Pro Day: Ball Dazzles in the 40

Focused on nothing but the 40-yard dash and resting his body, former Wisconsin tailback Montee Ball shaves two tenths of a second off his 40-yard dash time at Wednesday's UW pro timing day, putting him in prime position for April's NFL draft.

MADISON - After running a discouraging 4.66 40-yard dash at the NFL scouting combine last month, ranking him 19th out of 33 tested backs, Montee Ball spent the next several weeks working with Wisconsin assistant strength coaches Jamil Walker and John Denman on his start.

"The first 10 yards is the whole 40," said Ball. "Getting that down, you'll be able to cut the other times down."

Cut down he did, as an elated Ball ran between a 4.46 and 4.53 in the 40-yard dash at UW's pro timing day on Wednesday. If Ball had run that in Indianapolis, his time would have been the third fastest among tested tailbacks.

"I was disappointed with (the 4.66) because I knew I was faster than that," said Ball. "I think I proved that today, that I am faster than the 4.66 I ran at Indy."

Ball attributed his slower 40-yard dash time to a variety of factors. For starters he was on medicine for a sinus infection he came down with two days before the testing. He also was weary from all the interviews and medical tests being performed on him and was able to get adequate rest.

That's why he focused on nothing but his 40-yard dash and resting his legs once returning to Madison in preparation for his own workouts.

"I really had my mindset of the 40-yard dash," said Ball. "Also show them, up close and personal, that I can play football. I can cut, hit the cones and catch the football."

Ball also ran a 4.11 in the short shuttle (he ran a 4.40 at the combine). He skipped the bench press, happy with his 15 repetitions he did in Indianapolis, and did the long shuttle at the request of Green Bay general manager Ted Thompson. The duo spoke privately afterwards.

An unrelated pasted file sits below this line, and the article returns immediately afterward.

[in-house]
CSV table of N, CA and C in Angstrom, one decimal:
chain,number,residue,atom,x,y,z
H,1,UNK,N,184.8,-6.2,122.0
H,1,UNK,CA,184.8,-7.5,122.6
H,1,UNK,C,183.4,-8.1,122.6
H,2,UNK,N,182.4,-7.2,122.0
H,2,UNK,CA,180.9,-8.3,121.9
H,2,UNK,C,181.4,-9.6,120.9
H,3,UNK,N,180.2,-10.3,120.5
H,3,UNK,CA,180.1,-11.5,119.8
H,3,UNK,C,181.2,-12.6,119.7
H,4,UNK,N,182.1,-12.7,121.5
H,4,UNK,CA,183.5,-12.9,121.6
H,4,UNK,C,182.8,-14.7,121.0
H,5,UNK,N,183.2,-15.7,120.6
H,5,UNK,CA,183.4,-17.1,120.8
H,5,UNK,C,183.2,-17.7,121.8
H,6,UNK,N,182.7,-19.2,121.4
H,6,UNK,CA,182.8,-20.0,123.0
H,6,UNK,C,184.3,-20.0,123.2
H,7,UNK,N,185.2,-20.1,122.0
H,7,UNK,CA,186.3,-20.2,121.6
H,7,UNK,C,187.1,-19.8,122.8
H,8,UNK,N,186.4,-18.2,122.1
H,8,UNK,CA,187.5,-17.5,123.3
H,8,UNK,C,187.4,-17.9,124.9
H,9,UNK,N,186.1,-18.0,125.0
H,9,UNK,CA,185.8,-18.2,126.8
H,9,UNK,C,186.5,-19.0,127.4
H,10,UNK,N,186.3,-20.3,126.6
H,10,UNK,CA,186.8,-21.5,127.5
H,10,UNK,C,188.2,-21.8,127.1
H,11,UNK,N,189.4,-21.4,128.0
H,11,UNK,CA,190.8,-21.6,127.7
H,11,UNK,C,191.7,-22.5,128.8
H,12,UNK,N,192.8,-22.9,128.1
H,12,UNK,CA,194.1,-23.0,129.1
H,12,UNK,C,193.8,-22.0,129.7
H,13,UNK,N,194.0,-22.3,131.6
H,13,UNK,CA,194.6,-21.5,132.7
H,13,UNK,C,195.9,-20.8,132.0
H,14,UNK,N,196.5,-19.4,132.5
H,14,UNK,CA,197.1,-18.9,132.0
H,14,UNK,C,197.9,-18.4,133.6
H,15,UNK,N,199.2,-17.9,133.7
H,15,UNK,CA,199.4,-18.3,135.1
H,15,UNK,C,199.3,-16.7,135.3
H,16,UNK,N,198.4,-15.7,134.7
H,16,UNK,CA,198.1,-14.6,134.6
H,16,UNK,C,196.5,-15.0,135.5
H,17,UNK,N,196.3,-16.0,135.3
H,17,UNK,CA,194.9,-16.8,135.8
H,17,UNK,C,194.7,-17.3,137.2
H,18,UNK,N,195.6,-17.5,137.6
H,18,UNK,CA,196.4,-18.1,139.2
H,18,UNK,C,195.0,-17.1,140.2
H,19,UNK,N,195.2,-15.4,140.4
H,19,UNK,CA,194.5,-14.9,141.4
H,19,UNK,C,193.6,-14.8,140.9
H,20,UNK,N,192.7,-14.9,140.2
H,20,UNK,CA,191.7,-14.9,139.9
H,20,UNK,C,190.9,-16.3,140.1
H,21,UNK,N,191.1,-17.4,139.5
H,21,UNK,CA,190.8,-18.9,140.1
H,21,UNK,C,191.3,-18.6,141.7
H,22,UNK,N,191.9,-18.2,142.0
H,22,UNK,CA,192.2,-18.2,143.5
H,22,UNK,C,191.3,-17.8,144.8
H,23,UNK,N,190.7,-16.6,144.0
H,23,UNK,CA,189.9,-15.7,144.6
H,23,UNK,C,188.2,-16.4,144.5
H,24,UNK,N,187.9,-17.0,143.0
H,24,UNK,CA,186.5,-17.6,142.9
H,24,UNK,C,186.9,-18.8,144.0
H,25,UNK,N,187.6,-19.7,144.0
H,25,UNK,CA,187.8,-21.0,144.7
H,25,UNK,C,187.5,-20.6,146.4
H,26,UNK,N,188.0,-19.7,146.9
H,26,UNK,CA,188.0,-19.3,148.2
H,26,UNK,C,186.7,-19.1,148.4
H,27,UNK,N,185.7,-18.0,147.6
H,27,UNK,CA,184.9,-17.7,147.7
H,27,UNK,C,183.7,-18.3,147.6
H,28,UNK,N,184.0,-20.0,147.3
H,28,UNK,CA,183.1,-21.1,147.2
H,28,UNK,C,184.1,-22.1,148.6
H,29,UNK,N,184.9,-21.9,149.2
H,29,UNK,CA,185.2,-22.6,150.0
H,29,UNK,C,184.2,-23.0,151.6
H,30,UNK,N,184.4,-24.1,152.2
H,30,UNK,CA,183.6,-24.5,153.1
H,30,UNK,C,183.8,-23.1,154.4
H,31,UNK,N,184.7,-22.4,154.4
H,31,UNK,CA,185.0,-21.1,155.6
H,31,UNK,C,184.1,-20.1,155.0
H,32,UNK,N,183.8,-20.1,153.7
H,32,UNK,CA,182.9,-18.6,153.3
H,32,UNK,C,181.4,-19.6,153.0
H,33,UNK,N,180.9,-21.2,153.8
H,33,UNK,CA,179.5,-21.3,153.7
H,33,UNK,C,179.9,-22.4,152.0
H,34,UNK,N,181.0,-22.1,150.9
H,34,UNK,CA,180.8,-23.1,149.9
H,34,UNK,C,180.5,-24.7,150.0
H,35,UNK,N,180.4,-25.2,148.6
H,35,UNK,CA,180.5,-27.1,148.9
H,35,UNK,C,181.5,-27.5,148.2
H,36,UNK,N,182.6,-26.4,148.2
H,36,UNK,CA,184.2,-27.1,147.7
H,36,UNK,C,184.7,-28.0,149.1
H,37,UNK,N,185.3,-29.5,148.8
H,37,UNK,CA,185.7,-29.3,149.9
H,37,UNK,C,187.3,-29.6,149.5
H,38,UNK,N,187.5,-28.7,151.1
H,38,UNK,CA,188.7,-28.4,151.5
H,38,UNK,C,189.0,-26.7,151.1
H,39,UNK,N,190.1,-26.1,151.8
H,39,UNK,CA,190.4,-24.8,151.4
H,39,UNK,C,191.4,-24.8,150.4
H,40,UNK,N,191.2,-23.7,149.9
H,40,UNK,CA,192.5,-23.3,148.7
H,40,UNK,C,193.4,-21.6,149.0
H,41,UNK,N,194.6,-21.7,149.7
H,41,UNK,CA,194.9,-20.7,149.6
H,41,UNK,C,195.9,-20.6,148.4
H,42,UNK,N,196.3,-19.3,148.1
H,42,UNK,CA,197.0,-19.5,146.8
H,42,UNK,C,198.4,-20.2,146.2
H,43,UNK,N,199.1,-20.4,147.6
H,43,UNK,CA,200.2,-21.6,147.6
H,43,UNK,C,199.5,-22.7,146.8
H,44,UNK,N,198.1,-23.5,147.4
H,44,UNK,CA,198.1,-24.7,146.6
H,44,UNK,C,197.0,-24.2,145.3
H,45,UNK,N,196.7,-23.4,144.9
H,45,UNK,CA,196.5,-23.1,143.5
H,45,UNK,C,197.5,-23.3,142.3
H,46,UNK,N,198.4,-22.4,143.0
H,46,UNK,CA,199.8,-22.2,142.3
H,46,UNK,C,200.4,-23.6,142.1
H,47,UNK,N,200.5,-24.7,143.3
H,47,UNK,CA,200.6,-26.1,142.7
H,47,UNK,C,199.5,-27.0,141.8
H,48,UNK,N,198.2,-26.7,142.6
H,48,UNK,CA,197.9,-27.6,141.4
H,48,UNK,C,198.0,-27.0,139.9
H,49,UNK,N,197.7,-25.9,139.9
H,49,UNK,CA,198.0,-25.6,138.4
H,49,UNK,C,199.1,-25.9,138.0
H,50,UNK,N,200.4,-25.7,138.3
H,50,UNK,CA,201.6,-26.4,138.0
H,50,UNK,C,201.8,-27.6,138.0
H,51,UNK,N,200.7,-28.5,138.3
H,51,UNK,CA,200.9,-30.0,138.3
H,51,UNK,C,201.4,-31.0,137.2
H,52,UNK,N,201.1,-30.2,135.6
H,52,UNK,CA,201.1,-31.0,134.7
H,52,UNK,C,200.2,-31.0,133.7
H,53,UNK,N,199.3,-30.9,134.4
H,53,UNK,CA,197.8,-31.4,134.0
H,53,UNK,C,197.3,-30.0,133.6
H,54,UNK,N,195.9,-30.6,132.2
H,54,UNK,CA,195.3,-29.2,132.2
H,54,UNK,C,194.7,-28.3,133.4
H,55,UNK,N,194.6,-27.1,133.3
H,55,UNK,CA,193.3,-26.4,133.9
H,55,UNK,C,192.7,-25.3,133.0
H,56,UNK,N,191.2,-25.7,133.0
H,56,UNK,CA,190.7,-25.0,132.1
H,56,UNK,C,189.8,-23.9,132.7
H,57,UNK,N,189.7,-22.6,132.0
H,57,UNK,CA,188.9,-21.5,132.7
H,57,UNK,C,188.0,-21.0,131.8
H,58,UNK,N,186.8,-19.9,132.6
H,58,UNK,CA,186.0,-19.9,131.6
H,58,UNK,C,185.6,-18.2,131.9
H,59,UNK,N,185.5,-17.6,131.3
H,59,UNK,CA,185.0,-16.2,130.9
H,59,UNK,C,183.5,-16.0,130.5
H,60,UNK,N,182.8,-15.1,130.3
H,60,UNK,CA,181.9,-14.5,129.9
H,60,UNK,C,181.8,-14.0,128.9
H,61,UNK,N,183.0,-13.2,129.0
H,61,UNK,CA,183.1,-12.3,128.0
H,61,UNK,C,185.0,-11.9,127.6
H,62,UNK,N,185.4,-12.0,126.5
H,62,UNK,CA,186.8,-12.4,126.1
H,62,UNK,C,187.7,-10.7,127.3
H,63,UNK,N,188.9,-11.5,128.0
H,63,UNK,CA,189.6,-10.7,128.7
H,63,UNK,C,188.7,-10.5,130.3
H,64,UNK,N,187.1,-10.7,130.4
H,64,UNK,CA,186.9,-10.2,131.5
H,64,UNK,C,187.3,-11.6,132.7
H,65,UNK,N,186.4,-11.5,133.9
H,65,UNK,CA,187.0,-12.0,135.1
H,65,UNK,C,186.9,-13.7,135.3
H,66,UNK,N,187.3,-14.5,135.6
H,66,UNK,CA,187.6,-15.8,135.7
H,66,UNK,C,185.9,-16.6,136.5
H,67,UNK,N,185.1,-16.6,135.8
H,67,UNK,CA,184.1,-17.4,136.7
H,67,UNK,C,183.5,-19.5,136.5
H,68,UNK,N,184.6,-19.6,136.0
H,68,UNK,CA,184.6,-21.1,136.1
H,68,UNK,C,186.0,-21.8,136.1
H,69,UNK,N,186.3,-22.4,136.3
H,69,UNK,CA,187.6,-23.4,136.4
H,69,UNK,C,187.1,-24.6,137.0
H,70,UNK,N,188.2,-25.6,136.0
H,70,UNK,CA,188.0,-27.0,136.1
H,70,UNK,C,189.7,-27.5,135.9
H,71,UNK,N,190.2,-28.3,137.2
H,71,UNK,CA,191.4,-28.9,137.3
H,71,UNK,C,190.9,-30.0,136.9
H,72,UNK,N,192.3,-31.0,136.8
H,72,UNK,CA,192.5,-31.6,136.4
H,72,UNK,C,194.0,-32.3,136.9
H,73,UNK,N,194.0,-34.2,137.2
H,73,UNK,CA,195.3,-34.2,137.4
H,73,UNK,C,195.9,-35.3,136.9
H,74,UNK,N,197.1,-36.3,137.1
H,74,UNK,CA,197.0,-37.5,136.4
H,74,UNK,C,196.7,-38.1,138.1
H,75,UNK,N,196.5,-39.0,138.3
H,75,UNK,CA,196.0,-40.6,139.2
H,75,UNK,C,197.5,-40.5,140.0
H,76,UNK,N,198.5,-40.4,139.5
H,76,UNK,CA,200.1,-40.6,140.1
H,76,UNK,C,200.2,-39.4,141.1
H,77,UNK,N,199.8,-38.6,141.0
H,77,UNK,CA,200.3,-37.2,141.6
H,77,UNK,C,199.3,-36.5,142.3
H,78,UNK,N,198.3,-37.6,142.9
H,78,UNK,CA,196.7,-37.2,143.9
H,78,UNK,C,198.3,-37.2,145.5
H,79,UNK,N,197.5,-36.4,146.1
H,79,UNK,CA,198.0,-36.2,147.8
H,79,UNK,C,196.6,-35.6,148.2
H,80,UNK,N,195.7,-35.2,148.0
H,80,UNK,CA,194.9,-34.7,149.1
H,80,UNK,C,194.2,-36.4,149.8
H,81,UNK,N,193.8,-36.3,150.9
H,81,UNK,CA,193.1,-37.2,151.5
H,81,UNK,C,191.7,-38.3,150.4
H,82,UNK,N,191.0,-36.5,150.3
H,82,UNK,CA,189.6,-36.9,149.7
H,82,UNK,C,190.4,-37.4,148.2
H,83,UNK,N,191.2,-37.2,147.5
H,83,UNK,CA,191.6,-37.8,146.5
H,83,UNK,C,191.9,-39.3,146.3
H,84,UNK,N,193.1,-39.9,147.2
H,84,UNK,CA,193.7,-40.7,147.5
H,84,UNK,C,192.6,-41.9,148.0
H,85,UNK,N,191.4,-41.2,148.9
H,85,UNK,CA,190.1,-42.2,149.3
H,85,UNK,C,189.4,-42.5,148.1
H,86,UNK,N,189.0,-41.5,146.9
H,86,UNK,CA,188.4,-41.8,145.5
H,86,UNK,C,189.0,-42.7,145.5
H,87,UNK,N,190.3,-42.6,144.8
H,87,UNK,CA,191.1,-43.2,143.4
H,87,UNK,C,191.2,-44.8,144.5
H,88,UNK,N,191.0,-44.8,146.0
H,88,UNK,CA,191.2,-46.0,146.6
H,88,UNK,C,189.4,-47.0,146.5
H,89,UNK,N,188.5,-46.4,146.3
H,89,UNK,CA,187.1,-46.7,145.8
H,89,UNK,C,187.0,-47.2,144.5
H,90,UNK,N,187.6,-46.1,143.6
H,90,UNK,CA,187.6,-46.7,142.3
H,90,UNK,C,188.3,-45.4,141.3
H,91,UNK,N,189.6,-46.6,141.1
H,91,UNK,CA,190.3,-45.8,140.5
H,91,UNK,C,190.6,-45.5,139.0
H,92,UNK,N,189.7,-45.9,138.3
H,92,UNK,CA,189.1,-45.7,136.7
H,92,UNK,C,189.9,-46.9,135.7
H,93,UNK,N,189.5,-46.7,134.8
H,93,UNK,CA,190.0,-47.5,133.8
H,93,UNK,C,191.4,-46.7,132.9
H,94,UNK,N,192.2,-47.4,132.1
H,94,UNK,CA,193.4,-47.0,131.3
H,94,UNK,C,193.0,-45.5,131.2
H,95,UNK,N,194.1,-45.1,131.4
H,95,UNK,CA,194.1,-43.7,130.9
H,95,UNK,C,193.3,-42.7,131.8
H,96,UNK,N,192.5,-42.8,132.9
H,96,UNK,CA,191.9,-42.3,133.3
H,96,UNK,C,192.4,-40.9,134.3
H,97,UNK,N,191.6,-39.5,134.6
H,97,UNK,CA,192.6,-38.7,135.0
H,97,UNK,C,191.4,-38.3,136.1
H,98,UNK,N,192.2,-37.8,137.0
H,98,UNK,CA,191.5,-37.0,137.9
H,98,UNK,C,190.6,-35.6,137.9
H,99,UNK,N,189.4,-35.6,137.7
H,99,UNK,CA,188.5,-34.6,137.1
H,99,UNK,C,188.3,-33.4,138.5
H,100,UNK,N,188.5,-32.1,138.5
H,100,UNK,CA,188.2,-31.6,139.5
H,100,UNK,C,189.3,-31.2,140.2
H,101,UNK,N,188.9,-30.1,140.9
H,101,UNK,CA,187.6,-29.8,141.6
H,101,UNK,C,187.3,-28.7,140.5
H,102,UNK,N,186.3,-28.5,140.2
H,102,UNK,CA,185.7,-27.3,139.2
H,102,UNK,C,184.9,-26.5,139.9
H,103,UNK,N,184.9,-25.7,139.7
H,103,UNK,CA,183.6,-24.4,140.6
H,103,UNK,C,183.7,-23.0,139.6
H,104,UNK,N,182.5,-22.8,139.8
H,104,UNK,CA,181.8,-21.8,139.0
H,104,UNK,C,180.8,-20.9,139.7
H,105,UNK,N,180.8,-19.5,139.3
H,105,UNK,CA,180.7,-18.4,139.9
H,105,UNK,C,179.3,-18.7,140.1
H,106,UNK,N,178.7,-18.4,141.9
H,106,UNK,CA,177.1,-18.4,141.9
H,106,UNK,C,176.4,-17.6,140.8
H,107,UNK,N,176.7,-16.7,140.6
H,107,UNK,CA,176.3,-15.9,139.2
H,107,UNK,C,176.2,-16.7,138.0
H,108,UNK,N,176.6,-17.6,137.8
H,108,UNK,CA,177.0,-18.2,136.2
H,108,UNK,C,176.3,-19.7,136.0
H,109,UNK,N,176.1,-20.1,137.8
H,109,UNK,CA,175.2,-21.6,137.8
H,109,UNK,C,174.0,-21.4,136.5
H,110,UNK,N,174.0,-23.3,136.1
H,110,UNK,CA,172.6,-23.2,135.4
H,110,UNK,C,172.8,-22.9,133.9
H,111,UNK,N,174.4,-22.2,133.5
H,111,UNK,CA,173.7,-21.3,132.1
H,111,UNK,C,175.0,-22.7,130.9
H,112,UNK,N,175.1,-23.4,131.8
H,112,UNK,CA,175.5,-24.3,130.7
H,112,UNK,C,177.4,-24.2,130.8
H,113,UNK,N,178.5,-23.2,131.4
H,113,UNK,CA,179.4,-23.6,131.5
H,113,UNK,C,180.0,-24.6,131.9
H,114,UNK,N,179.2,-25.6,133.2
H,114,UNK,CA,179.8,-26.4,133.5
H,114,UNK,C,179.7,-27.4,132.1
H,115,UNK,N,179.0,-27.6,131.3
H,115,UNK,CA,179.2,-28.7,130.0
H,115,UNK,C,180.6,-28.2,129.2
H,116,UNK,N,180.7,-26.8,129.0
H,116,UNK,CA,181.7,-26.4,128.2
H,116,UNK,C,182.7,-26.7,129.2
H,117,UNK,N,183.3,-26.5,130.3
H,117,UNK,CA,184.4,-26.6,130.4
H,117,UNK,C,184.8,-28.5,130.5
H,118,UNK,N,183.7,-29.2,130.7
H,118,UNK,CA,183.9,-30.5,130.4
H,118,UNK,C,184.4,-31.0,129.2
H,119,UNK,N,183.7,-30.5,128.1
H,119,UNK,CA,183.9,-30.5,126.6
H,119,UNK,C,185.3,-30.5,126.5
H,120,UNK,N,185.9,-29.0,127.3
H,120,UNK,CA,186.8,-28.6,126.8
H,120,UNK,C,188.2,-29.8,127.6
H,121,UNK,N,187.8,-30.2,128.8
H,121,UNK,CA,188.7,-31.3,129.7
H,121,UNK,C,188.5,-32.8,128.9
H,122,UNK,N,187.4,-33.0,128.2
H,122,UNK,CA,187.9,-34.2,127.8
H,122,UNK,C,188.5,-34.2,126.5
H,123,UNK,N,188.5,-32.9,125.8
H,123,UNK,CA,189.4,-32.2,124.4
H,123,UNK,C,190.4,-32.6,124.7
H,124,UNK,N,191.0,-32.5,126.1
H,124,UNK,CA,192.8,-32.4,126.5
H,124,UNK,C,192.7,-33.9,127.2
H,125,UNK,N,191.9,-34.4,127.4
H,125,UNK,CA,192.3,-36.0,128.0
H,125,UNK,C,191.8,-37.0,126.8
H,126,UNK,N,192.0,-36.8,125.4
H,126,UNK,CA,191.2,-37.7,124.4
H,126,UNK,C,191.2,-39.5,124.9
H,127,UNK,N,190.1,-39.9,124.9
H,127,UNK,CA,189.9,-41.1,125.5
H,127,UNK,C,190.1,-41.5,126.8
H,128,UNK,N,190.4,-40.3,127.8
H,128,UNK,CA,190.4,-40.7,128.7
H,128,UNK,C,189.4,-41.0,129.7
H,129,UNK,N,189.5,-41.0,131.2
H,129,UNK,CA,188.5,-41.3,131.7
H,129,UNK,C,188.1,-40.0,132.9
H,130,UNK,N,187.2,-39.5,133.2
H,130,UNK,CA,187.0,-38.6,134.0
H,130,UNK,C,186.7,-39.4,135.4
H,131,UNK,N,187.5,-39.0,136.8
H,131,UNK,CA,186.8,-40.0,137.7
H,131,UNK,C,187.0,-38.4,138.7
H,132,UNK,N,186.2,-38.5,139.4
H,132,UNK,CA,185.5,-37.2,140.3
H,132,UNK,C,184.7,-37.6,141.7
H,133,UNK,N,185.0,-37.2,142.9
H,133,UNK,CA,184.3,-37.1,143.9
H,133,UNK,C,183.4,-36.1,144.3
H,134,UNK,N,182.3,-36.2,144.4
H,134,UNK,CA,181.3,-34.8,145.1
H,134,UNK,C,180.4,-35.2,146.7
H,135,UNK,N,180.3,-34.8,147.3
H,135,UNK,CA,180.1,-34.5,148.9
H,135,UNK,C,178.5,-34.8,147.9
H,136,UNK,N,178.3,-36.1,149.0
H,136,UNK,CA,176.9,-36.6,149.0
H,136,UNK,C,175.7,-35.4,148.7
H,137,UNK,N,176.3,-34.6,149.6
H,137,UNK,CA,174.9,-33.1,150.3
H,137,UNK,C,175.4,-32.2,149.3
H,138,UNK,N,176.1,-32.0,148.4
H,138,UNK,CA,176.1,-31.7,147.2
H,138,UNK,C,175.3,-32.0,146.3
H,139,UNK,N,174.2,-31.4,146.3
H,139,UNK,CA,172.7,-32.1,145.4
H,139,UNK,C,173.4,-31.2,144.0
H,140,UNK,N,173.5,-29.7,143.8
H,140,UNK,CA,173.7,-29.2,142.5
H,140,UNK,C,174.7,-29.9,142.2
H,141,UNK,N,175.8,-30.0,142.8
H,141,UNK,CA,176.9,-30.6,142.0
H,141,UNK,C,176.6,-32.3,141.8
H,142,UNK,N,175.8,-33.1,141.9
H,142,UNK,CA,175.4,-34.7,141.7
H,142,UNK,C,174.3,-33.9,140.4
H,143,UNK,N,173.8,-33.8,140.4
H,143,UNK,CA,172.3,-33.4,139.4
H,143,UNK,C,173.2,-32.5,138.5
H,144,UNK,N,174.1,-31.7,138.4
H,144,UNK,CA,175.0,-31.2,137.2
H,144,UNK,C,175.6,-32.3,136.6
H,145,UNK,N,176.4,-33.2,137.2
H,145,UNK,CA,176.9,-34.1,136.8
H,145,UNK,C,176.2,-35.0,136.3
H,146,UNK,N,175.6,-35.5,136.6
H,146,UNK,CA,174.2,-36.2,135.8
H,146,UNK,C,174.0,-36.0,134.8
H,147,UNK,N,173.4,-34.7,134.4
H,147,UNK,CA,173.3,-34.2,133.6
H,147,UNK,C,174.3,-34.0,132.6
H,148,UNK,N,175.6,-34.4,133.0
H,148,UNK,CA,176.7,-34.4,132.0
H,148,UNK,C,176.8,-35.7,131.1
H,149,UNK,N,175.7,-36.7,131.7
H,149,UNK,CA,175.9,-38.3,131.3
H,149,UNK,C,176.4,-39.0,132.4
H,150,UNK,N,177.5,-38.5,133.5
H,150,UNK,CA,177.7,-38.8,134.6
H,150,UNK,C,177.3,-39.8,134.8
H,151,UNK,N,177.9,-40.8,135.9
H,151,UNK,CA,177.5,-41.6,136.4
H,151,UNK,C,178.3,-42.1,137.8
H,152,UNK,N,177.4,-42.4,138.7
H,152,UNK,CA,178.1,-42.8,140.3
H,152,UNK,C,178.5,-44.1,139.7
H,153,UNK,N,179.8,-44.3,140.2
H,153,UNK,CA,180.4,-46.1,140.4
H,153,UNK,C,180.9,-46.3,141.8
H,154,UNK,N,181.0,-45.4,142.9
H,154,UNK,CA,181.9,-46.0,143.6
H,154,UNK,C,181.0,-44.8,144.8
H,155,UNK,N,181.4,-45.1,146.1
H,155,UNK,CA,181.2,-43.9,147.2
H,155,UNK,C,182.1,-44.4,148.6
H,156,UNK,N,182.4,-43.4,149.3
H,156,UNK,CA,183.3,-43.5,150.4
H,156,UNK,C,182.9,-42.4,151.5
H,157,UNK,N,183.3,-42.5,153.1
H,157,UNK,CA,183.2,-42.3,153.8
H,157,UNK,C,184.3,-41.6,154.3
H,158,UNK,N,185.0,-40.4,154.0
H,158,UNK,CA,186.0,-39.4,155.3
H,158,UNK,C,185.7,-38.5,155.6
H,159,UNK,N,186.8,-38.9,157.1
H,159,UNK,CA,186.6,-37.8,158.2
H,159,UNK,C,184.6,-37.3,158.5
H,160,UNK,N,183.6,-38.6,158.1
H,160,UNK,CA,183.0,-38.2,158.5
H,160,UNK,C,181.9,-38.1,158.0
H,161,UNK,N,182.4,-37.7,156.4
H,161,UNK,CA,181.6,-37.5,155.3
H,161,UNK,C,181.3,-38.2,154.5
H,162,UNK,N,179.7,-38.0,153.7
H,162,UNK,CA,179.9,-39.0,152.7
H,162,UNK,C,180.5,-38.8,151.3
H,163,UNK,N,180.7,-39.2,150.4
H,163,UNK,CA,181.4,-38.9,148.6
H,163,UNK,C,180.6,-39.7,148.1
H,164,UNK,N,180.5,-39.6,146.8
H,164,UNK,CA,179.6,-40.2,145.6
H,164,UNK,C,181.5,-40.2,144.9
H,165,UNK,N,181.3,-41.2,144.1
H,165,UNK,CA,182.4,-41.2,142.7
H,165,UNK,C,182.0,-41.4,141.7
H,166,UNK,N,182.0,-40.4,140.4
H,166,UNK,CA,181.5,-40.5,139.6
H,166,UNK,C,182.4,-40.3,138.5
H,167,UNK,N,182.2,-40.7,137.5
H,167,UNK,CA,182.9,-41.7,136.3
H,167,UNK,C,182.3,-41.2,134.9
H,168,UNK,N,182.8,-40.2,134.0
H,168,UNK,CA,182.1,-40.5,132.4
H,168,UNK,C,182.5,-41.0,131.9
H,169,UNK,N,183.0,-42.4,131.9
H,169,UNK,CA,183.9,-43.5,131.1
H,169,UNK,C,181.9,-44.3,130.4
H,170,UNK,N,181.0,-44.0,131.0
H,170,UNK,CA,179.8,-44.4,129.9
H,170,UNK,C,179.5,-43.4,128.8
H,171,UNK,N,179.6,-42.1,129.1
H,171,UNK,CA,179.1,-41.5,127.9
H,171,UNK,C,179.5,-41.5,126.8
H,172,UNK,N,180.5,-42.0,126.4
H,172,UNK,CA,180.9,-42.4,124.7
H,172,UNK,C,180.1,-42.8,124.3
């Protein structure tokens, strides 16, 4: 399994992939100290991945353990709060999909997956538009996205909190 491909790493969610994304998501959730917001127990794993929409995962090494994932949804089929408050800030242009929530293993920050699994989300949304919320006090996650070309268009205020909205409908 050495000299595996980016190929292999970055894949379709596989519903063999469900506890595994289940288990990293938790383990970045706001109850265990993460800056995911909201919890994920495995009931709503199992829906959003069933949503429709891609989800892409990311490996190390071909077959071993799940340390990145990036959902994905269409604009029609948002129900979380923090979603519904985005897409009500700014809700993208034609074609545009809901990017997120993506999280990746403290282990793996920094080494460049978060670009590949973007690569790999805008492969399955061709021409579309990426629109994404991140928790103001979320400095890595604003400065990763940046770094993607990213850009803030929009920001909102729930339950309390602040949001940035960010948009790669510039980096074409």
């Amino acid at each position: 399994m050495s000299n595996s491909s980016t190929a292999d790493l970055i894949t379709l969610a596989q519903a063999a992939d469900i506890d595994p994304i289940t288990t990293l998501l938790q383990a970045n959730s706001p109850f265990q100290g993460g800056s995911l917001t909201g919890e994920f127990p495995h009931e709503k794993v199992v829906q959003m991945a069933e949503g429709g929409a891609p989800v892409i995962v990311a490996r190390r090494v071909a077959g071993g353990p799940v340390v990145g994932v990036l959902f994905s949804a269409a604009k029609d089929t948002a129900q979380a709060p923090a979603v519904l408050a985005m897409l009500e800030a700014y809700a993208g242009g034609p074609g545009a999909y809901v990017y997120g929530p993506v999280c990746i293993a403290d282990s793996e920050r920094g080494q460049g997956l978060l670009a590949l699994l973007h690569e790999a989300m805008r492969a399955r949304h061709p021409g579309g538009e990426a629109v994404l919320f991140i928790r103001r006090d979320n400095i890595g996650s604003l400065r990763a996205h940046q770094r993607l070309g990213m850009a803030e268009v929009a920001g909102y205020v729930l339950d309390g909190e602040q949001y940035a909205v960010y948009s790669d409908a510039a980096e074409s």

"He just talked about all the good stuff I've been doing on tape," said Ball. "He says I know how to play football, I've been doing the right things and he's very excited about me."

A Heisman finalist in 2011 after tying Barry Sanders' NCAA record with 39 touchdowns (33 rushing, six receiving) on the season and leading the country in rushing with 1,923 yards as a junior, Ball made the selfless decision of returning for his senior season after the NFL advisory board projected him to be a third-round draft pick.

Despite suffering two concussions before conference play and dealing with massive transition on the offensive line and the quarterback spot, Ball still managed to rush for 1,830 yards and 22 touchdowns. He earned the Doak Walker award as the nation's top running back and became the NCAA's career touchdown leader with 83 scores.

"I think (waiting a season) really helped me out and I am really glad I made that decision," said Ball. "I think it's going to help me out."

Already showing his consistency (he scored at least one touchdown in 21-straight games), Ball showed with his speed that he's got the ability to be a NFL impact player.

"I think I've shown it with my tape and what I am capable of doing with my feet and my agility times, able to catch the football and make cuts," said Ball, who will continue to work out in Madison as he prepares for April's draft.

"It's been crazy in a good way. I've been all over the place. I am most definitely enjoyed it. Not a lot of people can say they are going through this process."

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